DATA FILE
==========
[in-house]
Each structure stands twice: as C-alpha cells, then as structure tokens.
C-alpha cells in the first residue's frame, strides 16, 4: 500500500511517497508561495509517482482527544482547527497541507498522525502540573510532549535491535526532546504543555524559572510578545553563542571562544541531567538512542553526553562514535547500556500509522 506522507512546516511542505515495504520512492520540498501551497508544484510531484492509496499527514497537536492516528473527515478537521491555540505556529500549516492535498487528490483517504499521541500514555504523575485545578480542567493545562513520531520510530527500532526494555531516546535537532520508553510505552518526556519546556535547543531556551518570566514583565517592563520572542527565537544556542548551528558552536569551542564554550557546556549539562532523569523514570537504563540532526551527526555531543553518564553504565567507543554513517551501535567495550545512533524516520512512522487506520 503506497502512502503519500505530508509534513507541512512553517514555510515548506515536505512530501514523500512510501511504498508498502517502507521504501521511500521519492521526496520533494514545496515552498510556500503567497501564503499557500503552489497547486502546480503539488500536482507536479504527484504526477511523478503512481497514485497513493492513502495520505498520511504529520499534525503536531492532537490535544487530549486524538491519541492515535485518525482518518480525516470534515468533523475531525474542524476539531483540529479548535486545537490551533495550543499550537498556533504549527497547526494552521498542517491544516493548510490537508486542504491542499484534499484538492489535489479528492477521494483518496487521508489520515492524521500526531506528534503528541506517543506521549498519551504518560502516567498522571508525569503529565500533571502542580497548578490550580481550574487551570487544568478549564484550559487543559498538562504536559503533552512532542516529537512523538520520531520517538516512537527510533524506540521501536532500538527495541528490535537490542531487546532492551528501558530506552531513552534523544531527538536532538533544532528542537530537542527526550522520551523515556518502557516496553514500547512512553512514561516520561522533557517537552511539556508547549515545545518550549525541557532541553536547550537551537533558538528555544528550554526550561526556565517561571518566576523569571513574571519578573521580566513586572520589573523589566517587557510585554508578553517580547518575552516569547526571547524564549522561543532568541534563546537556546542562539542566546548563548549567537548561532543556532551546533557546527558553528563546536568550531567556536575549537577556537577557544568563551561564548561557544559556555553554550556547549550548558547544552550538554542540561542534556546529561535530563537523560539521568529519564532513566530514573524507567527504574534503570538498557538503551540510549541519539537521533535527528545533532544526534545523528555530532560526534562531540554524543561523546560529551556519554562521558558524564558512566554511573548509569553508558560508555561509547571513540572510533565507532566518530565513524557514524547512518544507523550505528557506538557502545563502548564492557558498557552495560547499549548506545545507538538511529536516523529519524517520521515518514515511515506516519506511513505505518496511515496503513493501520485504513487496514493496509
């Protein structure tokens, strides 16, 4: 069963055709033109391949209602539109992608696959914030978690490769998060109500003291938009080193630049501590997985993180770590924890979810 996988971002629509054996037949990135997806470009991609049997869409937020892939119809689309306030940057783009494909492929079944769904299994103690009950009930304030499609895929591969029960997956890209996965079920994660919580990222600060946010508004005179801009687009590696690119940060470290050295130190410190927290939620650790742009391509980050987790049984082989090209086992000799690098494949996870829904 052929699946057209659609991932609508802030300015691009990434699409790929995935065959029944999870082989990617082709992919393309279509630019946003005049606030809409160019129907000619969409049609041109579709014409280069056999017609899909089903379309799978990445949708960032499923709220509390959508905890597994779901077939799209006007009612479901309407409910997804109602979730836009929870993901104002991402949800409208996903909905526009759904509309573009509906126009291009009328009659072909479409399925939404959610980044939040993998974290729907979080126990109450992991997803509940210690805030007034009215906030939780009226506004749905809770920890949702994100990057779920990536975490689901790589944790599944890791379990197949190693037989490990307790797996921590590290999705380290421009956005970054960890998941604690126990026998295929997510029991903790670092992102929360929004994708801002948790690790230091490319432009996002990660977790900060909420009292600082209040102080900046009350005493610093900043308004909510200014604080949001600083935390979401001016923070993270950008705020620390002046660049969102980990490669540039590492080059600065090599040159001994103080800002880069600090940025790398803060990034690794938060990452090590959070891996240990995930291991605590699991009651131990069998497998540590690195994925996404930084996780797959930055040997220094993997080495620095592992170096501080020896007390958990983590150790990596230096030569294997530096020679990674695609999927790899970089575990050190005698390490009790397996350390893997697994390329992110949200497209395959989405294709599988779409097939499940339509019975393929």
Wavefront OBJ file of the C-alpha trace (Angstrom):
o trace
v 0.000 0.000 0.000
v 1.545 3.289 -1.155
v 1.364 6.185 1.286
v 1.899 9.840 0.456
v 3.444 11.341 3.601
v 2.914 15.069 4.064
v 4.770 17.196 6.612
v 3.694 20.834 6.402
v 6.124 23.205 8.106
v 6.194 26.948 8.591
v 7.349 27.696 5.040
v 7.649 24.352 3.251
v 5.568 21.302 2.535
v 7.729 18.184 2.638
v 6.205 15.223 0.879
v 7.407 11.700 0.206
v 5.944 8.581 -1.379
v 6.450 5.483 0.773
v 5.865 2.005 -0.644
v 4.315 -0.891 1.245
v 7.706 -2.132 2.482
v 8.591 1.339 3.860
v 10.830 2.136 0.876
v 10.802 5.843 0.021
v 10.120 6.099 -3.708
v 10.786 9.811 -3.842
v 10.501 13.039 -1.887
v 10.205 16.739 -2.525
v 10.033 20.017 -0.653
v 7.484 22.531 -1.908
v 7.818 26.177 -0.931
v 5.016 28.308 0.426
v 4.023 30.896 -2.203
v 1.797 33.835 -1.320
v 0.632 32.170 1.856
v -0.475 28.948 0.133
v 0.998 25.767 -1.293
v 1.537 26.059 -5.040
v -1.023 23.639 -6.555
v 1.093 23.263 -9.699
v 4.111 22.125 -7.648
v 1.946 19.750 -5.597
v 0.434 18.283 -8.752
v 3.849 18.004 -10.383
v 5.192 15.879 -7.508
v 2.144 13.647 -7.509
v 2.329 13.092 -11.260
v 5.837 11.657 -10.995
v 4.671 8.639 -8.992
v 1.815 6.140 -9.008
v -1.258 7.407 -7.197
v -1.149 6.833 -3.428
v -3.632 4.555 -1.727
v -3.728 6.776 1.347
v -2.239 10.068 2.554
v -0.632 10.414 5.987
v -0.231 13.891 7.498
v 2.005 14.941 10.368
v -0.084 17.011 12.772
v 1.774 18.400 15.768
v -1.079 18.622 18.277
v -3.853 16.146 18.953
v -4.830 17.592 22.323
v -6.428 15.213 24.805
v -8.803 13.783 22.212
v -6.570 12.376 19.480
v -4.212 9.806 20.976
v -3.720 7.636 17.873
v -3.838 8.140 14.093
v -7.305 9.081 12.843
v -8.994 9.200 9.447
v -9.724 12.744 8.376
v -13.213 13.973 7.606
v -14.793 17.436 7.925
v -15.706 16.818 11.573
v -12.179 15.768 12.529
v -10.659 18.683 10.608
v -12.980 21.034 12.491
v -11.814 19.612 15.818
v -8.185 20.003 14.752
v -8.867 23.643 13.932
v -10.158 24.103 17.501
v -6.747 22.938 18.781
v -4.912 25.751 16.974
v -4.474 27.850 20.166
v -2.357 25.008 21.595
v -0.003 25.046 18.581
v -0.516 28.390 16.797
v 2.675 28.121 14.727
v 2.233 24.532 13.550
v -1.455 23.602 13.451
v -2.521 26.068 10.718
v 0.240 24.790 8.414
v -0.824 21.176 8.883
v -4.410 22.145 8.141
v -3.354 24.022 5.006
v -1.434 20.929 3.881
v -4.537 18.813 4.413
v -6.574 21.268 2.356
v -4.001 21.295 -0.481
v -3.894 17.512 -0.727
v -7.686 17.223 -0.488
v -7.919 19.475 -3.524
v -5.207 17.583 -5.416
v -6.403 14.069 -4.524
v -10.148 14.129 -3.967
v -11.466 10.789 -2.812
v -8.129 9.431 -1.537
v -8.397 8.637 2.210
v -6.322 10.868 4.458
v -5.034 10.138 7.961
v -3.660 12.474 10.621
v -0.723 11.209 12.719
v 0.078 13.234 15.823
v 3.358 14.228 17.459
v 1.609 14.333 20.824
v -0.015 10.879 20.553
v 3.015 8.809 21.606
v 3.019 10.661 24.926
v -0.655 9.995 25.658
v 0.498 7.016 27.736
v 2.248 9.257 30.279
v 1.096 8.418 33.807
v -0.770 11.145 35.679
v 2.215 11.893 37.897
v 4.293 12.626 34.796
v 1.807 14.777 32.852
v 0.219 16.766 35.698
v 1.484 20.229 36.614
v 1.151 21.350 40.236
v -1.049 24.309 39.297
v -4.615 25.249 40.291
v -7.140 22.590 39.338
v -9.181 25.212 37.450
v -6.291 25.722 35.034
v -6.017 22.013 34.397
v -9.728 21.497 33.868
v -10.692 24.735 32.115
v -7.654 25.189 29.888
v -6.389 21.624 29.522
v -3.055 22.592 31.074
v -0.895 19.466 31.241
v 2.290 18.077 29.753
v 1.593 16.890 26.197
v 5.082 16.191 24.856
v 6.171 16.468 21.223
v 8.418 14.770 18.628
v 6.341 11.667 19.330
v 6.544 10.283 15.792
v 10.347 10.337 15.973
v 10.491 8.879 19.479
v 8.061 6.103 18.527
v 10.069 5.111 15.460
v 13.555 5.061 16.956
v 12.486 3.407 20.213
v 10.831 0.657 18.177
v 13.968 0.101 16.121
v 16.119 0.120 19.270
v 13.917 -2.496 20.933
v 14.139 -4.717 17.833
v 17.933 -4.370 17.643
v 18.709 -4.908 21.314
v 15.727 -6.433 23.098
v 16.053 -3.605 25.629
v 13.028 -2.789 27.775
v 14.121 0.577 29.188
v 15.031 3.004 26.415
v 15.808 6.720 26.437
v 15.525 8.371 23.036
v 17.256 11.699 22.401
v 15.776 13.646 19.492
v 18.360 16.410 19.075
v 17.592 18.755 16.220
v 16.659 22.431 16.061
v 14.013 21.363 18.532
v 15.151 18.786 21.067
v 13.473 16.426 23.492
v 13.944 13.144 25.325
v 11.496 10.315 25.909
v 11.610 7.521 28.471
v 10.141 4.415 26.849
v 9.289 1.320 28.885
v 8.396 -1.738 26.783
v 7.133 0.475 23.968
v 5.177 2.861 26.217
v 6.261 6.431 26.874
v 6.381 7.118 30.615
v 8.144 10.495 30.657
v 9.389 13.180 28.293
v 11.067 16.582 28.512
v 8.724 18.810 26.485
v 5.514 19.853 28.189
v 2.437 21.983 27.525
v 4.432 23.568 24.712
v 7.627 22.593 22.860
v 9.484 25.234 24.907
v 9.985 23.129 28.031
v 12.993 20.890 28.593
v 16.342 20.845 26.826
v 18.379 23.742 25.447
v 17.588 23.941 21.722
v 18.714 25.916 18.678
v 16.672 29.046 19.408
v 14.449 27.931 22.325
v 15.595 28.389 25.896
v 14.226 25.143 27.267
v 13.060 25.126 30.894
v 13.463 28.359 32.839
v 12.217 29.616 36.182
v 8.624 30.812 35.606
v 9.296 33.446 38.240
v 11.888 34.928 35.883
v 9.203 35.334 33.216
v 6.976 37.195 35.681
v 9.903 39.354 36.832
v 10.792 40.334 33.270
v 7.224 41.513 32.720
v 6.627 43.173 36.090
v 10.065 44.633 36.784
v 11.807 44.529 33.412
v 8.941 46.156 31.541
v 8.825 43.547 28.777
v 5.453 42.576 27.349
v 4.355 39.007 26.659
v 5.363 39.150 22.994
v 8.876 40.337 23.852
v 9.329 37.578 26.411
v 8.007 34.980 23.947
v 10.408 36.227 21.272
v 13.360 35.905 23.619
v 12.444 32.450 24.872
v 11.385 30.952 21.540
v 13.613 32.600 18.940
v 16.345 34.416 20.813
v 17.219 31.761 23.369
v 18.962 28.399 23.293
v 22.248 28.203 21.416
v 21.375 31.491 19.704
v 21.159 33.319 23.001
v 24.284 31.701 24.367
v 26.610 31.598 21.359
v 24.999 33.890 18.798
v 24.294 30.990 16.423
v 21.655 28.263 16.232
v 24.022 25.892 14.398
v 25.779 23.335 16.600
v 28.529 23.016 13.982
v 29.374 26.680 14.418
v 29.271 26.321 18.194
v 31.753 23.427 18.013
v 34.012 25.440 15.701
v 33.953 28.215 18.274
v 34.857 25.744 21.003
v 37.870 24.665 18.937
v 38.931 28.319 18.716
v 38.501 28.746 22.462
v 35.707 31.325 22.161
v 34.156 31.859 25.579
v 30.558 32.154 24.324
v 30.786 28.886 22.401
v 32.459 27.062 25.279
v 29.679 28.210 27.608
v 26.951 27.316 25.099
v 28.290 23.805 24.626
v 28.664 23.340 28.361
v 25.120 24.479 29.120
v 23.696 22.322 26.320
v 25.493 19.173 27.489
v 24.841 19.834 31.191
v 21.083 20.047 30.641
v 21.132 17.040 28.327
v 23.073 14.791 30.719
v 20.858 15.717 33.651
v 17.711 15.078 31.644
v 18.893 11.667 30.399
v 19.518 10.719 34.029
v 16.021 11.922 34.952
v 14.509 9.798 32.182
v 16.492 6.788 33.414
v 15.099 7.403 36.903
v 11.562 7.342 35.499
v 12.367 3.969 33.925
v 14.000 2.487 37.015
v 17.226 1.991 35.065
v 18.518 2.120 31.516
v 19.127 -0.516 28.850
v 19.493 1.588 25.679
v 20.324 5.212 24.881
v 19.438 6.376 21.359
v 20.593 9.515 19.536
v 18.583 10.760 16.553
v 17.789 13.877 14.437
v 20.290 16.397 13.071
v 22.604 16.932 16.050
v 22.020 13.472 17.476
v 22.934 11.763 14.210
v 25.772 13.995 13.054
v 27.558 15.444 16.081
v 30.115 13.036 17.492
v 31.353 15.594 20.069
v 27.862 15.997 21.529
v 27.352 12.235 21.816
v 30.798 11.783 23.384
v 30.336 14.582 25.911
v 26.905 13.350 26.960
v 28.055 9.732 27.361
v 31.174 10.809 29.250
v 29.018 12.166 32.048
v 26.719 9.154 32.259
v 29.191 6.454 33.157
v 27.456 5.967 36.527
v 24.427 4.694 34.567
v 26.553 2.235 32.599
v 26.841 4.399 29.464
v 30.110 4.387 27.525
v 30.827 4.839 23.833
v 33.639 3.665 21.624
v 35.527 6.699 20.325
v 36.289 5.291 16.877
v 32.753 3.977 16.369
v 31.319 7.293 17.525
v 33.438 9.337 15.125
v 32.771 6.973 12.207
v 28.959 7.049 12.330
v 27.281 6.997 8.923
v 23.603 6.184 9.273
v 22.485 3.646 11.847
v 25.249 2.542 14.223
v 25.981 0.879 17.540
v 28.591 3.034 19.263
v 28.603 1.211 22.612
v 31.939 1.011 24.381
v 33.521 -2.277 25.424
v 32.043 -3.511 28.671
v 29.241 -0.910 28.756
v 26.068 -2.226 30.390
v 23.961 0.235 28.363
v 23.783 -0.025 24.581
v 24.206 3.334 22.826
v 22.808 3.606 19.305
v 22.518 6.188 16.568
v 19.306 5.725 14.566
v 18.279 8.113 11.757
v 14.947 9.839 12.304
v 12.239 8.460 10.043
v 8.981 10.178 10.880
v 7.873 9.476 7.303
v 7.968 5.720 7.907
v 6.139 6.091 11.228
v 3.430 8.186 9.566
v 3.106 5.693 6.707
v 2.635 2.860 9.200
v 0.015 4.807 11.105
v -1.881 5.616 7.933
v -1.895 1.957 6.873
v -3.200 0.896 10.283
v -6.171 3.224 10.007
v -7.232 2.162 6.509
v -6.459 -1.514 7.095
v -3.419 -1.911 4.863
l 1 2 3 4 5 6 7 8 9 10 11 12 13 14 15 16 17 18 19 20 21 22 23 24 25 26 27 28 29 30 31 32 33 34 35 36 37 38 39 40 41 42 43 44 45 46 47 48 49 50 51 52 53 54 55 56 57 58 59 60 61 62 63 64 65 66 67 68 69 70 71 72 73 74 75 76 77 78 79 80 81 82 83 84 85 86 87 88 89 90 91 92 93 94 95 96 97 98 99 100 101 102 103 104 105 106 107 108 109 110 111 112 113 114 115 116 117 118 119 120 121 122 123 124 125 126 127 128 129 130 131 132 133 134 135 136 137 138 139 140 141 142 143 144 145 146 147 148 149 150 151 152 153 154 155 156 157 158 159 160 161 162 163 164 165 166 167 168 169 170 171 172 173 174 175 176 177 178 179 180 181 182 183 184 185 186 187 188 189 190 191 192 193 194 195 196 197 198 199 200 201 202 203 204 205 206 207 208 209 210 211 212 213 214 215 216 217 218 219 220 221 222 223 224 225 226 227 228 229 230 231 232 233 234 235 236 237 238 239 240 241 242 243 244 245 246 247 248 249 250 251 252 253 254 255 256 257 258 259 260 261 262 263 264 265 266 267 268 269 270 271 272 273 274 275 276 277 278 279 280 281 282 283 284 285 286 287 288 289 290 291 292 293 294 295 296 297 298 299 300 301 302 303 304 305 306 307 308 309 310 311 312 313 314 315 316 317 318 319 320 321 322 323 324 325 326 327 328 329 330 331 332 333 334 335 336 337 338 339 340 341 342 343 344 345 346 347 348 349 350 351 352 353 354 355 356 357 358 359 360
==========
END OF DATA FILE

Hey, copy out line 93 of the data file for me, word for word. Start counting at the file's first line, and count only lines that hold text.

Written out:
v -0.003 25.046 18.581